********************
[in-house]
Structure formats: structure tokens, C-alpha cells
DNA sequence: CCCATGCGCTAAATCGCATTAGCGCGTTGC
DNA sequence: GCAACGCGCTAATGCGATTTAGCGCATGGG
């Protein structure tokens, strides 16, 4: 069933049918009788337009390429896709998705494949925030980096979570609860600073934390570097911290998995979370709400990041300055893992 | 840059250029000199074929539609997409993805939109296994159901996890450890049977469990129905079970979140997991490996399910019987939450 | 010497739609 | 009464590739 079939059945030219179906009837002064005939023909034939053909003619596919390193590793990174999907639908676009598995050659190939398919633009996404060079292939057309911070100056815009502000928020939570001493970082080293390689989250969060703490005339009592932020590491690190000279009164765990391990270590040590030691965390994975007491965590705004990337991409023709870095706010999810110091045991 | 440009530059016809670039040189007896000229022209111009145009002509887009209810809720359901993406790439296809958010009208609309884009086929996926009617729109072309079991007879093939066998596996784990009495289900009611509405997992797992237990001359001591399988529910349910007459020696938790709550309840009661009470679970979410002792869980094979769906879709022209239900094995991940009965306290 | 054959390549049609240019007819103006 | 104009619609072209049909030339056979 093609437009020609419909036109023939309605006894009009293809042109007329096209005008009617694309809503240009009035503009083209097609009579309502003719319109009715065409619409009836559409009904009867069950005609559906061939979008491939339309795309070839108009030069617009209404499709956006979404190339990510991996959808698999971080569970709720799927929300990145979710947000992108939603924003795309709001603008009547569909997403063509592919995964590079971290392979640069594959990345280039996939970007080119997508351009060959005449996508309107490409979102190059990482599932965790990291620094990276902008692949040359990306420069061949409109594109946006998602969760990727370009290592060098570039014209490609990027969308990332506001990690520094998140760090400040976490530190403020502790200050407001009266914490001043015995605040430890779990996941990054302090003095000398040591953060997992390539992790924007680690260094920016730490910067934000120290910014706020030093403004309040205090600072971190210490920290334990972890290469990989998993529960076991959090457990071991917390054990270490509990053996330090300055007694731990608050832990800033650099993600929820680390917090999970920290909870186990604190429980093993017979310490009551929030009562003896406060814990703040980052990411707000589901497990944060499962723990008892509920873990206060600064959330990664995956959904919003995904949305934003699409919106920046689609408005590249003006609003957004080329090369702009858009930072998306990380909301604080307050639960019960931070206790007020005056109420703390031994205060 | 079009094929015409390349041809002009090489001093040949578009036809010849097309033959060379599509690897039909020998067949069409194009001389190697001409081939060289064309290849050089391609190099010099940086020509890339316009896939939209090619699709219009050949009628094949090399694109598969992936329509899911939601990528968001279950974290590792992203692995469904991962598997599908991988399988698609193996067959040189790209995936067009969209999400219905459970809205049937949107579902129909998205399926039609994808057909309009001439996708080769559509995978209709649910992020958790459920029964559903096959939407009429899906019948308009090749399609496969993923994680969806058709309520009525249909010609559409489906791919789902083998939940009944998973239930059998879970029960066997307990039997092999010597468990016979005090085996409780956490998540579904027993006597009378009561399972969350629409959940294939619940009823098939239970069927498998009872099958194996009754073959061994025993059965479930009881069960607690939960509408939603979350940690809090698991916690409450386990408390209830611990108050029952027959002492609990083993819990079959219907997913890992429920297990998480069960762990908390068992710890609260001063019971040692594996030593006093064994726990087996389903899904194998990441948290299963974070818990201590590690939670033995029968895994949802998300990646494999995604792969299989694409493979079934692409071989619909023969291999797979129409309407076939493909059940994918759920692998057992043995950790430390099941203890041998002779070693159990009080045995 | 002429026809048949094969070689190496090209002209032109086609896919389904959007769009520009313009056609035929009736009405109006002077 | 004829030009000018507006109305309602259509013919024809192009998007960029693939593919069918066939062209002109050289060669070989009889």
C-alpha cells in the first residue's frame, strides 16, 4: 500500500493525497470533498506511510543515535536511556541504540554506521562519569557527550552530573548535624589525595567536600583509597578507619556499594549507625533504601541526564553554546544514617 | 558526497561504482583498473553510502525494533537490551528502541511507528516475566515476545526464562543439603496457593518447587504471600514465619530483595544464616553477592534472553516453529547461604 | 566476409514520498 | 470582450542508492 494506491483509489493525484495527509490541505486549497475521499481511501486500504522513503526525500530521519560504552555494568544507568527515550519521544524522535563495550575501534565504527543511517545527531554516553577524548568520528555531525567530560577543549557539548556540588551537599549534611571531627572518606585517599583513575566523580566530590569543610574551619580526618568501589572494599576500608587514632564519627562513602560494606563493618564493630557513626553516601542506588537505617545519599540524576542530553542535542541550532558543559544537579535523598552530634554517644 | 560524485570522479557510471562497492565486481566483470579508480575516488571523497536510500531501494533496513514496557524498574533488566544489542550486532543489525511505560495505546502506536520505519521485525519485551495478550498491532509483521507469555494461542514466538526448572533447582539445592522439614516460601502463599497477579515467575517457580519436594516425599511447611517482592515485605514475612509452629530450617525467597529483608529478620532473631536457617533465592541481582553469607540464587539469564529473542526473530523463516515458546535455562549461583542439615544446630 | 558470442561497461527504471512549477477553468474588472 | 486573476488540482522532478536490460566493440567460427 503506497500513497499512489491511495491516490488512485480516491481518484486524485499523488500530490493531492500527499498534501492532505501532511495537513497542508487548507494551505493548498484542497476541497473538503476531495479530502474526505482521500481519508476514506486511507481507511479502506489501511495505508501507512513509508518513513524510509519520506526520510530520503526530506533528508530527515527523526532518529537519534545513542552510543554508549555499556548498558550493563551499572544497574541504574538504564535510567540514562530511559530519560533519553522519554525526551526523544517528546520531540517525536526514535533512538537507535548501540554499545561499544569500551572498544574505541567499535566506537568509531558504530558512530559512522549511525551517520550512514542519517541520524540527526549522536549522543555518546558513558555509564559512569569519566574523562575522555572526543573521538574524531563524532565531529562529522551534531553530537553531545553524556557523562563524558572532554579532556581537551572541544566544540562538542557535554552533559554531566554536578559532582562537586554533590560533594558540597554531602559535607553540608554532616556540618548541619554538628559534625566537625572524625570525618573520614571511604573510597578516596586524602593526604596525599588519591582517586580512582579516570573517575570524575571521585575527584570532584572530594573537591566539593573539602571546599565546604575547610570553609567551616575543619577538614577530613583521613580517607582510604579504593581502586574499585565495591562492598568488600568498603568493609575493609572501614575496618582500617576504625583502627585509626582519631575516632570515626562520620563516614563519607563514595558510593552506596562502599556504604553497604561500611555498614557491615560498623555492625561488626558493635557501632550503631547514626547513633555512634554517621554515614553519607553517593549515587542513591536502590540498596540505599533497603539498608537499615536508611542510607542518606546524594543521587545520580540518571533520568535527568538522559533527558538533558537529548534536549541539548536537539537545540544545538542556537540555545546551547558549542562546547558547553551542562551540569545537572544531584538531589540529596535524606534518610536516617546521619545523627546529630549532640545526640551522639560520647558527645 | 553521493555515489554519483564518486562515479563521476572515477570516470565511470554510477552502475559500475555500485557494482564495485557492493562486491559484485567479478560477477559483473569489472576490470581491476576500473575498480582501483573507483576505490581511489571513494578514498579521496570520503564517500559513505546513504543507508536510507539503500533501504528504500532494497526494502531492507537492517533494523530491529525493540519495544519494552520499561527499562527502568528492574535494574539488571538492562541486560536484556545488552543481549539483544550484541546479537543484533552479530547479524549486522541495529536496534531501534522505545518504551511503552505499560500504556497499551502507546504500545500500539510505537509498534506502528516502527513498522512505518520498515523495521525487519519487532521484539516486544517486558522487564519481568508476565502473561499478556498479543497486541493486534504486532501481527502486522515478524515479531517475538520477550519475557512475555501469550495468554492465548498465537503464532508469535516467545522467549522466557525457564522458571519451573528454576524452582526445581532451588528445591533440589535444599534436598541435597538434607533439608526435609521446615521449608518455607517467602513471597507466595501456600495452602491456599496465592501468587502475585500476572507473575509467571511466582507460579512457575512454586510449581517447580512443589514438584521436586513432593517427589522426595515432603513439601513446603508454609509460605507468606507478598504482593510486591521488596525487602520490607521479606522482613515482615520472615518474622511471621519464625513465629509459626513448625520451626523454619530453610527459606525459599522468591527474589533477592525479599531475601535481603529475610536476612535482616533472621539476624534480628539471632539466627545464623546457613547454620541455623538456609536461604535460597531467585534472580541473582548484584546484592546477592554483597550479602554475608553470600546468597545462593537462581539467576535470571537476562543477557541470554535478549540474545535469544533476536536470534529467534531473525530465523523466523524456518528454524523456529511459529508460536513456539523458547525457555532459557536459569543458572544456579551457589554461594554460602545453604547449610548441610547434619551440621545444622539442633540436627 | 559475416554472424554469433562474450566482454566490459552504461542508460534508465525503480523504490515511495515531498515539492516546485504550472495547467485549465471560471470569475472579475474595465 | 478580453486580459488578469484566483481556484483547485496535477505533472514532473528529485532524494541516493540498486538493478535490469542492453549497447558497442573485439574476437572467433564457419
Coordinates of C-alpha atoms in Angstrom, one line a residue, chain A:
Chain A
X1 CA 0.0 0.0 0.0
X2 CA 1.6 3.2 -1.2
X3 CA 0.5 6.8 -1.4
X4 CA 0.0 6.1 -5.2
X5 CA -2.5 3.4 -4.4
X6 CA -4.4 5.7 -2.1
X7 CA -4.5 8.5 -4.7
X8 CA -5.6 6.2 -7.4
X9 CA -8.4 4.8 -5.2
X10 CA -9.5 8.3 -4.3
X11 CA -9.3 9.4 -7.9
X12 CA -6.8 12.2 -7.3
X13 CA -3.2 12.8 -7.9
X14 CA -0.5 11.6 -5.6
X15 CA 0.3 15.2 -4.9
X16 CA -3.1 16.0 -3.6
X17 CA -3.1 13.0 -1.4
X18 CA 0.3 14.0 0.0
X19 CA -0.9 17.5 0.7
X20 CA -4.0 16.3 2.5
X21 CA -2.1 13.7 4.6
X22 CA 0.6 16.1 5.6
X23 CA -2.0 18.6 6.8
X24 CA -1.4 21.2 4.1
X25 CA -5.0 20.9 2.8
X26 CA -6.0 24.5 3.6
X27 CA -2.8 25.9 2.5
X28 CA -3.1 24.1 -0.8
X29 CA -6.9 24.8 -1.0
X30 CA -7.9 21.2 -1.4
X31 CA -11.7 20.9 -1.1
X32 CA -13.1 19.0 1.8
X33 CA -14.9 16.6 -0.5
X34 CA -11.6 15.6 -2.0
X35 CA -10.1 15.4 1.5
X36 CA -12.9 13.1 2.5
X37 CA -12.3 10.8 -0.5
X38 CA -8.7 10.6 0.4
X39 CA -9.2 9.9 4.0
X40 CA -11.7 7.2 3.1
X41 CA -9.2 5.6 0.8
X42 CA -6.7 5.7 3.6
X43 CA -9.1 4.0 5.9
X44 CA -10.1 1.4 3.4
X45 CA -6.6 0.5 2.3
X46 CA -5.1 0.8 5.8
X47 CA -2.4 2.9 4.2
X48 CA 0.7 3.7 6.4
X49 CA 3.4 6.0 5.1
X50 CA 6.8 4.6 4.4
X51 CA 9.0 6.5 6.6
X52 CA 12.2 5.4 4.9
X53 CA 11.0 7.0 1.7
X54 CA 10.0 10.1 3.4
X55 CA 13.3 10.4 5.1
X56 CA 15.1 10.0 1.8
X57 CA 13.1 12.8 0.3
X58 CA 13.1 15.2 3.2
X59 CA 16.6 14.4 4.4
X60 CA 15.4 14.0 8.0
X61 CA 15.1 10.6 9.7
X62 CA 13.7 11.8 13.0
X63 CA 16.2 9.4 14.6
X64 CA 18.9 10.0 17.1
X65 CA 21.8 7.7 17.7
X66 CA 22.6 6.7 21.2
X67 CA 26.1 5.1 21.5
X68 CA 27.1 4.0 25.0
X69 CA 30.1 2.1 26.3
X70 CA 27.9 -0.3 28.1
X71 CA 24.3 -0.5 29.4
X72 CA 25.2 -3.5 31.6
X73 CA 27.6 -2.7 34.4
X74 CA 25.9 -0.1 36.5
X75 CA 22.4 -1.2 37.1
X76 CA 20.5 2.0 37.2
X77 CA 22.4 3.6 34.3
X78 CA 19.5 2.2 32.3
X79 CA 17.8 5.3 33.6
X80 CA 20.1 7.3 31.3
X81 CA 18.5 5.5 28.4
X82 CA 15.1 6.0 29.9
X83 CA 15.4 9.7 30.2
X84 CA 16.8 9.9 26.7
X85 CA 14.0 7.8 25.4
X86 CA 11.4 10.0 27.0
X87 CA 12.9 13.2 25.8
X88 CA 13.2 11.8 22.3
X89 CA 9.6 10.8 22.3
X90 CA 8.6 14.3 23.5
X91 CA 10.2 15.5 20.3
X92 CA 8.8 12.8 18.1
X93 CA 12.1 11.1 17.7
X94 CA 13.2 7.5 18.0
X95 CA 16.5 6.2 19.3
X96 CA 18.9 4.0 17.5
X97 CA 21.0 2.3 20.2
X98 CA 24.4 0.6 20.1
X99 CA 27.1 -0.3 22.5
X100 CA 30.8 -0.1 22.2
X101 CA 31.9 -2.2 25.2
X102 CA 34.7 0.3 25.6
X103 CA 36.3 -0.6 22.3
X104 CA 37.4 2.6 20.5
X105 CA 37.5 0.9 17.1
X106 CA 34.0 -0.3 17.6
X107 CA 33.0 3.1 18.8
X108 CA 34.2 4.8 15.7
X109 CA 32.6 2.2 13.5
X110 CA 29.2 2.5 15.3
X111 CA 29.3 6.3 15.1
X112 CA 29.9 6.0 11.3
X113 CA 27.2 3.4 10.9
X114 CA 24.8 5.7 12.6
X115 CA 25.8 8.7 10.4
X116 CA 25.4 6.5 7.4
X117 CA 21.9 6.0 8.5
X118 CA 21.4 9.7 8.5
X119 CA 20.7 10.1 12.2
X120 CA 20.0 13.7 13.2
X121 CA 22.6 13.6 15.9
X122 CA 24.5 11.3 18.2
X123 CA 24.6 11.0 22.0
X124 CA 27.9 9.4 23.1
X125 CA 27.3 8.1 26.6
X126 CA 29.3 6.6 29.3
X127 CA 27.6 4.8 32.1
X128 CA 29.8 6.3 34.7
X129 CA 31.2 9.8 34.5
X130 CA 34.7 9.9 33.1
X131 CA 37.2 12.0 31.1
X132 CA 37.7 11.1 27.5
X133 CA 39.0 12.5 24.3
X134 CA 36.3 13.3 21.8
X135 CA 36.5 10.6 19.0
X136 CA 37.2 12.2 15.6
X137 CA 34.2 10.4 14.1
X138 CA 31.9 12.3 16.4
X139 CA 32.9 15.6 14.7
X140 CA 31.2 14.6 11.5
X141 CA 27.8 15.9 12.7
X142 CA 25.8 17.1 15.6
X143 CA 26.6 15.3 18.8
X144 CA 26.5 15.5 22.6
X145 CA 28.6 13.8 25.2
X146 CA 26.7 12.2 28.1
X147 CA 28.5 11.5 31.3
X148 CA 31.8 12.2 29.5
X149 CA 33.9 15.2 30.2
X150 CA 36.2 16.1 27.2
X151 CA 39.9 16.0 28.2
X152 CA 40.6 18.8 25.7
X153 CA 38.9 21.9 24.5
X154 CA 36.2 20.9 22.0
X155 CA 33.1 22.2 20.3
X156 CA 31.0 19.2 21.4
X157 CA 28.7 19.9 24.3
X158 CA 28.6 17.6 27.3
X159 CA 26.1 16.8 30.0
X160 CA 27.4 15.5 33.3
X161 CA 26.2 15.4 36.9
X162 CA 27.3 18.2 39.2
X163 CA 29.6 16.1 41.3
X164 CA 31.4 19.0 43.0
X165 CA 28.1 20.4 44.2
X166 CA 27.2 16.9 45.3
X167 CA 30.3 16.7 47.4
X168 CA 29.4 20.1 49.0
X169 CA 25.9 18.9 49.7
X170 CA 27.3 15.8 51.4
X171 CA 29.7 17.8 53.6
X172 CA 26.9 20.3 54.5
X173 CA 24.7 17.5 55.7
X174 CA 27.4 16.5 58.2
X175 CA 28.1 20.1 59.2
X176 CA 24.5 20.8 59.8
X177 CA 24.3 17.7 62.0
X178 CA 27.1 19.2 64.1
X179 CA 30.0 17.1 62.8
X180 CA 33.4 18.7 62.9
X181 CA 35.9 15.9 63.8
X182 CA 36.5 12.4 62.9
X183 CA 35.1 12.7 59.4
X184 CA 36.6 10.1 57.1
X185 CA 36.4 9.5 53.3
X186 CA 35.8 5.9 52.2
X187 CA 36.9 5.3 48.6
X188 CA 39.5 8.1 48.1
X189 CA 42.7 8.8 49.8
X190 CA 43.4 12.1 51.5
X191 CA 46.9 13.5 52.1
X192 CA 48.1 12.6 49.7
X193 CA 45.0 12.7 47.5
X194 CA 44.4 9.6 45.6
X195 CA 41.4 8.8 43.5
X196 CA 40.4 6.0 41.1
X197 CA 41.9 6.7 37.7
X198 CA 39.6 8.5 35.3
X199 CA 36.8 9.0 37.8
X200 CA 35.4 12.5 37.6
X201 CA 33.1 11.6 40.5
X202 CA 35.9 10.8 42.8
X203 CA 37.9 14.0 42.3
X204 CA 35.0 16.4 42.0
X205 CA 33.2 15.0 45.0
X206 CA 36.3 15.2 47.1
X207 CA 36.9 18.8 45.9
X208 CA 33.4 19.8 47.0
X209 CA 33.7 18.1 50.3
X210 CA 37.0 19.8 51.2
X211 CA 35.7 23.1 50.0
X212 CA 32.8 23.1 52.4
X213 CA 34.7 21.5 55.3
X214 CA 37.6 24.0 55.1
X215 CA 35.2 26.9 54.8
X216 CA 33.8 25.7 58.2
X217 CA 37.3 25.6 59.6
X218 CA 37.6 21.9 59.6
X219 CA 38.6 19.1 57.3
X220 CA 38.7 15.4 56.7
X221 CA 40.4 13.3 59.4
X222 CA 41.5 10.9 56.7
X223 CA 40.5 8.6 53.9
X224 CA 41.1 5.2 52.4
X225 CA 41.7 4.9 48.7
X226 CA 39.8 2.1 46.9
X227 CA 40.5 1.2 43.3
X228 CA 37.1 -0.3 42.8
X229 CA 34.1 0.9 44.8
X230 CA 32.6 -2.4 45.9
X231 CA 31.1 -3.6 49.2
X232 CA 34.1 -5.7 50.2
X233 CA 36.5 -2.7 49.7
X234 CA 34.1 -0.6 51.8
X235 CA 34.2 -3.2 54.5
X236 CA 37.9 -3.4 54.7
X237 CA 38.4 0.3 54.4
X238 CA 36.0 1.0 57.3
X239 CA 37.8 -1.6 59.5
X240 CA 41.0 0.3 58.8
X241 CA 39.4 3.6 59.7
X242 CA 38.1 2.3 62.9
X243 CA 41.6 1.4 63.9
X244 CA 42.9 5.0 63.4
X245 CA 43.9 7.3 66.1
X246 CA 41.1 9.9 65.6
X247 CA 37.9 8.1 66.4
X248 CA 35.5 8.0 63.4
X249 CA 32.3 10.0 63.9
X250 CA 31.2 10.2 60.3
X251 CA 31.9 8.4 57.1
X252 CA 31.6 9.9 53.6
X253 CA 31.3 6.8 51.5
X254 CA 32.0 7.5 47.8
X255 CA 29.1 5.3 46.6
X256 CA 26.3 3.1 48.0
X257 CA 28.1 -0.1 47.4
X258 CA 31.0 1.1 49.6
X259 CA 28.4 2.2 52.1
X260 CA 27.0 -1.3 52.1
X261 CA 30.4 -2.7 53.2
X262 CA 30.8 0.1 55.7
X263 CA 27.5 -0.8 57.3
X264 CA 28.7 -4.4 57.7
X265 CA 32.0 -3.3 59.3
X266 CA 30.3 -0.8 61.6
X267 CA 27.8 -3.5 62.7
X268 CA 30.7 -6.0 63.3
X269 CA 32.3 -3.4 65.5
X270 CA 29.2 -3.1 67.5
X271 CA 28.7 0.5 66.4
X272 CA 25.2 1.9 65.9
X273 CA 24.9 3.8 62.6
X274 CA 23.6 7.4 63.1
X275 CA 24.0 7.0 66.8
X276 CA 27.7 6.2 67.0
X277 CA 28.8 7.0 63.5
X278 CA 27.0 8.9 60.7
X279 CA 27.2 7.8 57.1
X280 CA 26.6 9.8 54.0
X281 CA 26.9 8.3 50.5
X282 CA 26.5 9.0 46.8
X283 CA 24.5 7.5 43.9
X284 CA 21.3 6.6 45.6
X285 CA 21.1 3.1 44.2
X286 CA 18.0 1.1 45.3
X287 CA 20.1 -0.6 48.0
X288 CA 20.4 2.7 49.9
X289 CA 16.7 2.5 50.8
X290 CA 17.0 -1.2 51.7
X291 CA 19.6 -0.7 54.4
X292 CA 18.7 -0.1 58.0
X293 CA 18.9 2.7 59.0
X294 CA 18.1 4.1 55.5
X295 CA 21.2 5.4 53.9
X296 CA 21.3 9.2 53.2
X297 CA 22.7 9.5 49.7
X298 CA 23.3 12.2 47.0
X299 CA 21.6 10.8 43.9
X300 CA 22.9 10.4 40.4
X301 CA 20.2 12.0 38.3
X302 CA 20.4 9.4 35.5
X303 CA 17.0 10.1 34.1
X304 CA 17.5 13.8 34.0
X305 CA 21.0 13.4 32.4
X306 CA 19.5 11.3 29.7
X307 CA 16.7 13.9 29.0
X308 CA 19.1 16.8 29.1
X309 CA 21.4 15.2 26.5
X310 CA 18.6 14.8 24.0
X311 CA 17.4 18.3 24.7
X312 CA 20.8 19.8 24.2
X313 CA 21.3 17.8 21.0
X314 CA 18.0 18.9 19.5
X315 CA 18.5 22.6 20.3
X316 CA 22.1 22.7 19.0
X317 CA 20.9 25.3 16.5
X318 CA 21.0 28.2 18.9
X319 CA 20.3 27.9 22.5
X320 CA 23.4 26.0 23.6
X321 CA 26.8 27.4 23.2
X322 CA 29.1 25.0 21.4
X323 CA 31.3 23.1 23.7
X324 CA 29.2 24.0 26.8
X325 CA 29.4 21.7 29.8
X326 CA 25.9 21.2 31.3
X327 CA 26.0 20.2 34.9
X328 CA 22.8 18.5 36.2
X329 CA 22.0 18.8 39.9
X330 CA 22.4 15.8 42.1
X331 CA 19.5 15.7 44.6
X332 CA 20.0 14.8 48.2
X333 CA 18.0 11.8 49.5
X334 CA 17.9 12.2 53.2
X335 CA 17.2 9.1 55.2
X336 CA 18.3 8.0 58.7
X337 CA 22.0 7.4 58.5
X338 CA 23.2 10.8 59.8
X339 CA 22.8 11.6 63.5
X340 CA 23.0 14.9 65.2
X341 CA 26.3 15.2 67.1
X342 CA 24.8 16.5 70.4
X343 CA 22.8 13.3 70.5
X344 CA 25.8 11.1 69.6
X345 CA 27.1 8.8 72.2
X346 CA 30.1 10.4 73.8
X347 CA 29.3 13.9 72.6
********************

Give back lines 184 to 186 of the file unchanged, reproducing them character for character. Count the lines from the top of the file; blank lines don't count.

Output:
X176 CA 24.5 20.8 59.8
X177 CA 24.3 17.7 62.0
X178 CA 27.1 19.2 64.1